At most, "abuse" may make problematic mechanics cause problems sooner, but that doesn't make abuse the root cause of the problem.

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The scouts are wrong on a lot of smaller pitchers because there is a group think that goes on that says that all pitchers have to be 6-5, 220 pound guys, when in reality, many of our best pitchers don't fit this mold. Santana, Lincecum, Oswalt, etc. etc. etc. are all guys smaller in stature than what the average scout will look for in a bonus baby. In fact, I have found that the "standard" cookie cutter type specimen pitchers have been oddly dissapointing in recent years and are breaking down at a rapid rate despite "being built for innings" as the classic saying goes.

If I ran the zoo, I would focus pretty much exclusively on oddballs who are too short, too fat, or whose velocity is below average, but who know how to get batters out.

Let everyone else fight over the 6-5 giants who throw 95+ but have crappy mechanics.

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The correlations between abuse and injuries is indeed overwhelming, but IMO not in the direction I think you believe.

If "abuse," as defined by metrics like PAP and PAP3 is indeed so bad, then why are durable pitchers like Randy Johnson so frequently at the top of the lists?

I haven't seen a recent PAP3 list, but in the past I have seen equal measures of trainwrecks and durable guys.

That tells me that, for some reason, some guys are able to handle "abuse" and others aren't.

While I believe that conditioning is a non trivial variable, IMO mechanics are the key reason.

Not really sure what you guys are trying to prove. I do believe that there are right and wrong ways to do things. This includes throwing a baseball 100 times every 5 or so days.

However, as I already stated, pitching mechanics analysis is not a perfect science (as far as I know) and there are other factors that contribute to injuries. A pitcher with the most perfect mechanics can slip on the mound and seriously get injured.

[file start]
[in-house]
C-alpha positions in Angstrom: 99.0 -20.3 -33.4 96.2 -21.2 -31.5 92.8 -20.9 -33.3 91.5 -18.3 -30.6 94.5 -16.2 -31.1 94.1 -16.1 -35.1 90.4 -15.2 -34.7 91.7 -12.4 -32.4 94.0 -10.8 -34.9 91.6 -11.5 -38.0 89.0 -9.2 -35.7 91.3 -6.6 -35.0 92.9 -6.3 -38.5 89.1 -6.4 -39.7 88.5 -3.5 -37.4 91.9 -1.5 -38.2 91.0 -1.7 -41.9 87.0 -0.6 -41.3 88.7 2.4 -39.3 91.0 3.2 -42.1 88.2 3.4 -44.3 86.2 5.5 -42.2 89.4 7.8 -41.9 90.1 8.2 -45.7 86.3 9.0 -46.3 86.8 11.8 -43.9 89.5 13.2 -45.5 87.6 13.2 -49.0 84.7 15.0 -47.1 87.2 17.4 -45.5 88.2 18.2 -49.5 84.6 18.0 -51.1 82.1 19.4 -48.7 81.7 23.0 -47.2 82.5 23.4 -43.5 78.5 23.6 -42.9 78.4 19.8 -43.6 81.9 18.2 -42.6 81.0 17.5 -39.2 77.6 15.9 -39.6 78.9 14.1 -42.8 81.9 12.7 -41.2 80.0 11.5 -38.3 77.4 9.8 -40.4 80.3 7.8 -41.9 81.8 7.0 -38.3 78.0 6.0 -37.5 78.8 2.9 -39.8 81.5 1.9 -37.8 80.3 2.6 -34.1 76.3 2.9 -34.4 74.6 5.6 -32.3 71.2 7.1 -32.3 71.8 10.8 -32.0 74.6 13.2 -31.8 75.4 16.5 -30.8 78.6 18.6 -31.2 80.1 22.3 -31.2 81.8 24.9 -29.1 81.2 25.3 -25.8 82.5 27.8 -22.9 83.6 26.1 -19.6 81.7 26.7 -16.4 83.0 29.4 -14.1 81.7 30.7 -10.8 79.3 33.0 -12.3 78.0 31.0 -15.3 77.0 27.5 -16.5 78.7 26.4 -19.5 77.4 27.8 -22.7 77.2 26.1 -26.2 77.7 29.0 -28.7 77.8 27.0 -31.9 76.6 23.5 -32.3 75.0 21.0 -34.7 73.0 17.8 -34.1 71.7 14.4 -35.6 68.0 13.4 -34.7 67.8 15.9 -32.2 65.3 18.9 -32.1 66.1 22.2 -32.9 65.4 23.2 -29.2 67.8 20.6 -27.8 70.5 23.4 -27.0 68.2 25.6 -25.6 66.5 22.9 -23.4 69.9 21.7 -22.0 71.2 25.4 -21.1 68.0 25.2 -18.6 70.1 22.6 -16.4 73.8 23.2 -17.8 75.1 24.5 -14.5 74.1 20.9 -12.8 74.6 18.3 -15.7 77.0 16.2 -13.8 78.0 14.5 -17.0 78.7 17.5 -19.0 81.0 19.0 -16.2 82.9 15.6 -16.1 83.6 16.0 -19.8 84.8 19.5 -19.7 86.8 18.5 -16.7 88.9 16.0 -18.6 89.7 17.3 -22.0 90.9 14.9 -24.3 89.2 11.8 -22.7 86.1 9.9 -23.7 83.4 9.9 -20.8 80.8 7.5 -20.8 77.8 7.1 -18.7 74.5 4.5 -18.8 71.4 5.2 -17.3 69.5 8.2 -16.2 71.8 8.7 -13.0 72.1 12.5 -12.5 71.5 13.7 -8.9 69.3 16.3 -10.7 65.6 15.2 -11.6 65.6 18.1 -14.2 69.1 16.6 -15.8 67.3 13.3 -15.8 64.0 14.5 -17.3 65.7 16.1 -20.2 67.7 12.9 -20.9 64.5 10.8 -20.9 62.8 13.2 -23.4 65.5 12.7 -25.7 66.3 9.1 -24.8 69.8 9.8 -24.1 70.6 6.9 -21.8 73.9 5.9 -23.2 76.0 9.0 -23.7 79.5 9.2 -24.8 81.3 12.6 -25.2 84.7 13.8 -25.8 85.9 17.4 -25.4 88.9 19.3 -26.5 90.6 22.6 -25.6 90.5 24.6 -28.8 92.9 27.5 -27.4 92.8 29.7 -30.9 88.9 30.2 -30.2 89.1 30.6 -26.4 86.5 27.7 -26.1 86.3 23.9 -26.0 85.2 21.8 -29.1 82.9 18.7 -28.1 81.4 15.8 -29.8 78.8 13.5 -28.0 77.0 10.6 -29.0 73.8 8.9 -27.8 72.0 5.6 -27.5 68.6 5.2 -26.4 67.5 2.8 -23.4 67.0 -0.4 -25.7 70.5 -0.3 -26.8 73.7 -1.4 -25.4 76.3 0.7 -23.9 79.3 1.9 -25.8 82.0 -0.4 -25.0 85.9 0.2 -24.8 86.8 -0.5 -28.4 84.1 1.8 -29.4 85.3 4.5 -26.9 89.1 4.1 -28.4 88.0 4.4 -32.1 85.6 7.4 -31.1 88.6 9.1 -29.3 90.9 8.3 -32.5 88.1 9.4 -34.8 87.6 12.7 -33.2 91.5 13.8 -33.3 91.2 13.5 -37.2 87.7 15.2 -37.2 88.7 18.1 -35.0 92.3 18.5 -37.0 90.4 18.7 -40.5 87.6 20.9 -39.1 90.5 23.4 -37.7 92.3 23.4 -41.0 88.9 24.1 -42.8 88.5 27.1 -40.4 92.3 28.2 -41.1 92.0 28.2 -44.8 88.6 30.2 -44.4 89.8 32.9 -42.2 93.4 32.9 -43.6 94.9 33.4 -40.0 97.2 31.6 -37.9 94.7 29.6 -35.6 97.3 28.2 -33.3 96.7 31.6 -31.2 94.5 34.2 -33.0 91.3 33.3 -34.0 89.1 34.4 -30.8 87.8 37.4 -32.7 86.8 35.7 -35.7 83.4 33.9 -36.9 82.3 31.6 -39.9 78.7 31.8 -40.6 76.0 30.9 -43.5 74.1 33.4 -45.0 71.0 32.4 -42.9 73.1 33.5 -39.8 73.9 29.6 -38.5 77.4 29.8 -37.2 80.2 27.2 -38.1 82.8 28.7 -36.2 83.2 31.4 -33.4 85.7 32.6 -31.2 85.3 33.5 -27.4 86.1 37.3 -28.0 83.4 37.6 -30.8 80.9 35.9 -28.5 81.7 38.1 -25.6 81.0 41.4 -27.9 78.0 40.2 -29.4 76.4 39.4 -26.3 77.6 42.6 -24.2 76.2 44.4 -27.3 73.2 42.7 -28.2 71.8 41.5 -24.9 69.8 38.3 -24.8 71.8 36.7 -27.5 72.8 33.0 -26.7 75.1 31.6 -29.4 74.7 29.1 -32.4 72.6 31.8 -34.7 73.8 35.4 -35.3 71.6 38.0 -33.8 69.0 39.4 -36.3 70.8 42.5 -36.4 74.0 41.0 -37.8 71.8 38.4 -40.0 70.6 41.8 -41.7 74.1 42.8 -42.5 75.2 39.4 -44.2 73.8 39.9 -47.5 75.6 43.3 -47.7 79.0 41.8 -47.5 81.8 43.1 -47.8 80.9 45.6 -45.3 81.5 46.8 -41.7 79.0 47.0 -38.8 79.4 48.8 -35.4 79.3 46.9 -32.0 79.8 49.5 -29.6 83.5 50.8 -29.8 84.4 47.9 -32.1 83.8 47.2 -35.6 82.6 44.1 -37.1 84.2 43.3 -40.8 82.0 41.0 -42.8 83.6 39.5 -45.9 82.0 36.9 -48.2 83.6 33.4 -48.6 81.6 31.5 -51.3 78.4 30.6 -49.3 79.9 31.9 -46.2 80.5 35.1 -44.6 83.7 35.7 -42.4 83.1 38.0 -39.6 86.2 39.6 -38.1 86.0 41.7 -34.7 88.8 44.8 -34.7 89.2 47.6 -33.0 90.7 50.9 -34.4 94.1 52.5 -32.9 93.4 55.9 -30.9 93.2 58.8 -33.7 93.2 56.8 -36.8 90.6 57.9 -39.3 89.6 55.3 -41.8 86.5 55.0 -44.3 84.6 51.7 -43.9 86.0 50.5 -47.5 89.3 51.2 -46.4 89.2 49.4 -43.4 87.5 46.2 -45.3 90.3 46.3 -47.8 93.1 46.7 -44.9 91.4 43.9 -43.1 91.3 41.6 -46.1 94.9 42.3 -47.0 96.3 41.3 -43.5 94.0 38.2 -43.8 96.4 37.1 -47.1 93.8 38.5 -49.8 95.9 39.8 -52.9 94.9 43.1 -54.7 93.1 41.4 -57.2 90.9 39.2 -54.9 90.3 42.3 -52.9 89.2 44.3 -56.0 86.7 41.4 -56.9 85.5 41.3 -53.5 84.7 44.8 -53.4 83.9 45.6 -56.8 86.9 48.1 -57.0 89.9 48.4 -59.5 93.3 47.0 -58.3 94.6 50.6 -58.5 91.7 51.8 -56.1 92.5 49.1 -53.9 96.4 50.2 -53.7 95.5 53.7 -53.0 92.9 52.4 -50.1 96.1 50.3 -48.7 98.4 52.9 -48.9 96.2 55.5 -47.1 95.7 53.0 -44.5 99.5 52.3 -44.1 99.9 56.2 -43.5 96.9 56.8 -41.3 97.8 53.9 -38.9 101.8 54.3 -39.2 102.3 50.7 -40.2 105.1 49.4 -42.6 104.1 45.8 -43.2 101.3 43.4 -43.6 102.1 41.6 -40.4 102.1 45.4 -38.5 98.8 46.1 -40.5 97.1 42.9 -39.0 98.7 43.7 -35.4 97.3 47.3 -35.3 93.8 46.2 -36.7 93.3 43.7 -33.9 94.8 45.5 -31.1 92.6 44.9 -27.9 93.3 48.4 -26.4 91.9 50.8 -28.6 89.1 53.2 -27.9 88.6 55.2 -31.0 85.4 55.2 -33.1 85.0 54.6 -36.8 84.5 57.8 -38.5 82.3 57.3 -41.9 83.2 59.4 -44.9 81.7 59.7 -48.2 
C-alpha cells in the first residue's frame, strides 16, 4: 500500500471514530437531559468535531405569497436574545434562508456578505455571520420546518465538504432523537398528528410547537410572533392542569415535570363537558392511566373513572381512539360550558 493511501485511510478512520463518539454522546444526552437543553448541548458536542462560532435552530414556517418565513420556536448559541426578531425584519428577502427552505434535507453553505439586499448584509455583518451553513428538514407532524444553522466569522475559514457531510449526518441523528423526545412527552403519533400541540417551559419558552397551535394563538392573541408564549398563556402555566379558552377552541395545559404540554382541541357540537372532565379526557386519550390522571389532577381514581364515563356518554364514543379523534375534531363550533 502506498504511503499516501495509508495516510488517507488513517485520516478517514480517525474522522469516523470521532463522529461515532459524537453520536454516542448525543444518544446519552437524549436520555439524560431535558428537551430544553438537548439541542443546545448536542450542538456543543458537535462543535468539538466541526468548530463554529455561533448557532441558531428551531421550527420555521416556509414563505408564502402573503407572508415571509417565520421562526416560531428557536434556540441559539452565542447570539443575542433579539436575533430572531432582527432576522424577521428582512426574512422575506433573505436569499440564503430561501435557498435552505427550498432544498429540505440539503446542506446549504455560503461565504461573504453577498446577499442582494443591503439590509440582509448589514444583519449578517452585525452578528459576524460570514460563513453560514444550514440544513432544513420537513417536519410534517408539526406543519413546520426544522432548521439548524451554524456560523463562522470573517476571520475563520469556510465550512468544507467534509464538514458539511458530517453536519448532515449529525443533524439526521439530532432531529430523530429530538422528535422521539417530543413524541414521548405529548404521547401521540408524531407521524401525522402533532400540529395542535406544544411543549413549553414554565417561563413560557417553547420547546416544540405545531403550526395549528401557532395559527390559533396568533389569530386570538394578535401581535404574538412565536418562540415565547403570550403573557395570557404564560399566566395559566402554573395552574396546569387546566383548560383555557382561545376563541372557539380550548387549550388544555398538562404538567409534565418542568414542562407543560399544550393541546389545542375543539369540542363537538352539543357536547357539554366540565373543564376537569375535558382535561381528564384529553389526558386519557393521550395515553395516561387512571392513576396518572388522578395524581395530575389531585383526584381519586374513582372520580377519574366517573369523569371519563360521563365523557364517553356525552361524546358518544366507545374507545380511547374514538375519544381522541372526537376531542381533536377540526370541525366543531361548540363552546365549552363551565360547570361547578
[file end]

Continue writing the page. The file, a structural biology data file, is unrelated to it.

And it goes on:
I am just a fan who is happy to get a chance to see a phenom like Strasburg. I could care less if he has the worst mechanics in the world. He's fun and exciting to watch.

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I just think it's funny that Strasburg is putting up video game numbers and all you guys do is sit around and nitpick at his delivery instead of enjoying the ride.

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When a guy is still in college and some articles are already trying to say he could be the "Player of the Decade" from 2010-2019 (I can't remember what article I read this) it's only nature to try and find some criticism. My only misgiving is that he doesn't play division I ball, and even the olympics is not near the same level as MLB.

With all that said in any minor league draft I take him #1 if I can take a college player.

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I just think it's funny that Strasburg is putting up video game numbers and all you guys do is sit around and nitpick at his delivery instead of enjoying the ride.

I totally understand what you are saying. I have said the same things about Lincecum.

I'm exciting about watching the kid pitch as well.

It's nothing against Strasburg personally. Knowledge is power though and it's just really hard to watch that delivery without drawing those comparisons. Because I do a lot of dynasty/keepers, I kind of find analysis like this that questions whether or not he is a risk long term to be very helpful. We aren't trying to trash the kid or anything like that.

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I think people take themselves way too seriously around here. It seems like everyone wants to be an 'expert and' they are always trying to disprove or ridicule posters who don't agree with them.

Baseball is a game and we are playing fantasy baseball. Relax and enjoy both.

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Has anyone ridiculed you in this thread?

I'm not sure why you feel that way. Sorry that you do.

I enjoyed watching Prior and I will enjoy watching this kid. I watched Wood's 20 K performance from start to finish and I loved every moment of it. It makes it that much harder when they break down.

I don't think a discussion on Strasburg's mechanics is meant to be taken personally and I don't think anyone meant any malace by it.

Seriously, explain to me your feelings here, because I don't get why you feel that way. Is this from prior experiences here?